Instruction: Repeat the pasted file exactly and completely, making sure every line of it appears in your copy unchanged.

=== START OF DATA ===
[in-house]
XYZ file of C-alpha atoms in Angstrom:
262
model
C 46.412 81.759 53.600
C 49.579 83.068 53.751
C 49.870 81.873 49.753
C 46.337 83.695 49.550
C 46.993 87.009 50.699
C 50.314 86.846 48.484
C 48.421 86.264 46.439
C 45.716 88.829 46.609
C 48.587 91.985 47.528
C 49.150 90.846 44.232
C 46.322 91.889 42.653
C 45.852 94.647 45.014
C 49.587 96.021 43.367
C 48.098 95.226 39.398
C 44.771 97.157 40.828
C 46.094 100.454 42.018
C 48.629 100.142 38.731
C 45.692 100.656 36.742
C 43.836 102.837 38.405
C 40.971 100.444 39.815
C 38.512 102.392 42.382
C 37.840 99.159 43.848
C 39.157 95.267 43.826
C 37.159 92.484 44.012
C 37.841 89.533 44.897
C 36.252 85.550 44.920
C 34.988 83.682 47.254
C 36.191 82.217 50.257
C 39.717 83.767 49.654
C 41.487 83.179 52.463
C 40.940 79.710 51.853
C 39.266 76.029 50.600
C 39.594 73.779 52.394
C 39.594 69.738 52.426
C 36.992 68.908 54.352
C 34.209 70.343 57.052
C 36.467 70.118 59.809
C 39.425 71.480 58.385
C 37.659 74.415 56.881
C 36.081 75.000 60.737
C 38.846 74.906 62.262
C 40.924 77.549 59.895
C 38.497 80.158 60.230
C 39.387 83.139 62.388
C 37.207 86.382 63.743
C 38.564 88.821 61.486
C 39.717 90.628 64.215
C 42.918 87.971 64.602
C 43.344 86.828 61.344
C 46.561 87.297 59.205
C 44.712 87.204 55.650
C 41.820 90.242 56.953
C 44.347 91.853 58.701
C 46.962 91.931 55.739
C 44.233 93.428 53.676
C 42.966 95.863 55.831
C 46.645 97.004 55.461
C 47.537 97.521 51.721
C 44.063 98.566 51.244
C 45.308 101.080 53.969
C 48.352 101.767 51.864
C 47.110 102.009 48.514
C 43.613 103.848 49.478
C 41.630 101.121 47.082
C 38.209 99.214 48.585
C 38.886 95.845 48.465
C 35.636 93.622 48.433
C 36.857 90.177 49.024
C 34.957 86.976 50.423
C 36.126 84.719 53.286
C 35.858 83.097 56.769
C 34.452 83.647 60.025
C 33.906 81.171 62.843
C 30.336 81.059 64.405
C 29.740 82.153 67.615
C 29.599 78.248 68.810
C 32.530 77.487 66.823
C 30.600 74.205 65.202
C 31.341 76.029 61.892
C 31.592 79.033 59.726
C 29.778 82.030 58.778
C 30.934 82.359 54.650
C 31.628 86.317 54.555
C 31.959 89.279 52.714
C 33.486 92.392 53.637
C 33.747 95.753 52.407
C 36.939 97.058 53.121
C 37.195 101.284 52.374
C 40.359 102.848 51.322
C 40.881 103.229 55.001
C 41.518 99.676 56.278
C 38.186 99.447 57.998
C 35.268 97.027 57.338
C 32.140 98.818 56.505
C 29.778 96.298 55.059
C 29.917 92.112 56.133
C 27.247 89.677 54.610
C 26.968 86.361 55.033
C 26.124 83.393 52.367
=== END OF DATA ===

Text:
[in-house]
XYZ file of C-alpha atoms in Angstrom:
262
model
C 46.412 81.759 53.600
C 49.579 83.068 53.751
C 49.870 81.873 49.753
C 46.337 83.695 49.550
C 46.993 87.009 50.699
C 50.314 86.846 48.484
C 48.421 86.264 46.439
C 45.716 88.829 46.609
C 48.587 91.985 47.528
C 49.150 90.846 44.232
C 46.322 91.889 42.653
C 45.852 94.647 45.014
C 49.587 96.021 43.367
C 48.098 95.226 39.398
C 44.771 97.157 40.828
C 46.094 100.454 42.018
C 48.629 100.142 38.731
C 45.692 100.656 36.742
C 43.836 102.837 38.405
C 40.971 100.444 39.815
C 38.512 102.392 42.382
C 37.840 99.159 43.848
C 39.157 95.267 43.826
C 37.159 92.484 44.012
C 37.841 89.533 44.897
C 36.252 85.550 44.920
C 34.988 83.682 47.254
C 36.191 82.217 50.257
C 39.717 83.767 49.654
C 41.487 83.179 52.463
C 40.940 79.710 51.853
C 39.266 76.029 50.600
C 39.594 73.779 52.394
C 39.594 69.738 52.426
C 36.992 68.908 54.352
C 34.209 70.343 57.052
C 36.467 70.118 59.809
C 39.425 71.480 58.385
C 37.659 74.415 56.881
C 36.081 75.000 60.737
C 38.846 74.906 62.262
C 40.924 77.549 59.895
C 38.497 80.158 60.230
C 39.387 83.139 62.388
C 37.207 86.382 63.743
C 38.564 88.821 61.486
C 39.717 90.628 64.215
C 42.918 87.971 64.602
C 43.344 86.828 61.344
C 46.561 87.297 59.205
C 44.712 87.204 55.650
C 41.820 90.242 56.953
C 44.347 91.853 58.701
C 46.962 91.931 55.739
C 44.233 93.428 53.676
C 42.966 95.863 55.831
C 46.645 97.004 55.461
C 47.537 97.521 51.721
C 44.063 98.566 51.244
C 45.308 101.080 53.969
C 48.352 101.767 51.864
C 47.110 102.009 48.514
C 43.613 103.848 49.478
C 41.630 101.121 47.082
C 38.209 99.214 48.585
C 38.886 95.845 48.465
C 35.636 93.622 48.433
C 36.857 90.177 49.024
C 34.957 86.976 50.423
C 36.126 84.719 53.286
C 35.858 83.097 56.769
C 34.452 83.647 60.025
C 33.906 81.171 62.843
C 30.336 81.059 64.405
C 29.740 82.153 67.615
C 29.599 78.248 68.810
C 32.530 77.487 66.823
C 30.600 74.205 65.202
C 31.341 76.029 61.892
C 31.592 79.033 59.726
C 29.778 82.030 58.778
C 30.934 82.359 54.650
C 31.628 86.317 54.555
C 31.959 89.279 52.714
C 33.486 92.392 53.637
C 33.747 95.753 52.407
C 36.939 97.058 53.121
C 37.195 101.284 52.374
C 40.359 102.848 51.322
C 40.881 103.229 55.001
C 41.518 99.676 56.278
C 38.186 99.447 57.998
C 35.268 97.027 57.338
C 32.140 98.818 56.505
C 29.778 96.298 55.059
C 29.917 92.112 56.133
C 27.247 89.677 54.610
C 26.968 86.361 55.033
C 26.124 83.393 52.367